When a member of the popular dating site Match.com sued it for negligence last week after she was allegedly sexually assaulted by another member, Match.com came up with a plan: It would start screening Match.com users against the sexual offenders registry. Unfortunately, Match.com has jumped on a slippery slope that could easily begin invading member privacy and alienate potential customers. Worse, the new policy won't even fully protect the members it has.
Like most dating websites, Match.com gives a little bit more information than a blind date. This is the risk that comes with dating online and, frankly, with dating offline, too. By vetting its members at all, Match.com is making itself more vulnerable to lawsuits. What if another alleged sexual assault happens after Match.com changes its screening process? Wasn't it supposed to be creating a safe environment? It's setting itself up for failure.
It also could lead to Match.com or comparable sites vetting members too much with public or semi-public information including:
- Credit reports
- Criminal records
The bigger issue I see is if more mainstream dating websites like Match.com decide to police their membership, potential or current members may not be aware of why they were not accepted or were booted out of the club. Imagine eHarmony not allowing someone to join because she has a felony, but not being required to tell her why.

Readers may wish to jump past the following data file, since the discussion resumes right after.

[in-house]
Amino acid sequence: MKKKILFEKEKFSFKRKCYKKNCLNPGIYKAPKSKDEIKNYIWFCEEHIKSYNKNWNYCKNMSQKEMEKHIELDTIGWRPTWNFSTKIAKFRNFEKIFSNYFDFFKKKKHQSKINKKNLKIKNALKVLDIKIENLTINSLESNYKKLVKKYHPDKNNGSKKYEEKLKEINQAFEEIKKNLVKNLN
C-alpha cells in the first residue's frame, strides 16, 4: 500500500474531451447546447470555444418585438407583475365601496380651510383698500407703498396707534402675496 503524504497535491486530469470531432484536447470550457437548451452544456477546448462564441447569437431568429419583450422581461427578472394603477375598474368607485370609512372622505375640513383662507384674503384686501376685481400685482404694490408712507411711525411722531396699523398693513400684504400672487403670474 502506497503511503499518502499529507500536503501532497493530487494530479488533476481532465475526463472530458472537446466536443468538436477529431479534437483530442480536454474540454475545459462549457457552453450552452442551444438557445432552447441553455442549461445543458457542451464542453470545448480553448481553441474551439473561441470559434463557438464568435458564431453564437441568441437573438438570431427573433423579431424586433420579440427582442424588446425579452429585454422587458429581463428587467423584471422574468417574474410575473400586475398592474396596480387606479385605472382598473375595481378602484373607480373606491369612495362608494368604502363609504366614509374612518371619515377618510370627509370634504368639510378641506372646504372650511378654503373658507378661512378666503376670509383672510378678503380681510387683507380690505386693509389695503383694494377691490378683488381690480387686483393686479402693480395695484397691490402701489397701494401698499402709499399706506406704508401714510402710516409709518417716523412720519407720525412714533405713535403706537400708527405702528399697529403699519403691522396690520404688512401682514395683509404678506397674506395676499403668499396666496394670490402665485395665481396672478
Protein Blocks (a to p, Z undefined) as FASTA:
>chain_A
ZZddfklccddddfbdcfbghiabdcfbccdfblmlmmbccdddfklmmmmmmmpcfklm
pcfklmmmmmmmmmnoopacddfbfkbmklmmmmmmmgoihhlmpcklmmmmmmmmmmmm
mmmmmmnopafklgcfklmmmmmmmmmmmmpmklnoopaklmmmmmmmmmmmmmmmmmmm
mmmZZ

To take it a step further, who knows what an eHarmony would do with the information once someone is not accepted onto the site. Will the information be secure? The information is technically public, but having all of someone's dirt in one place is much easier than digging around in multiple sources.
In all, Match.com probably believes it is reacting nobly to a reportedly awful crime. In reality, it is just making itself more vulnerable to lawsuits -- and online daters to more evasive screening in the future.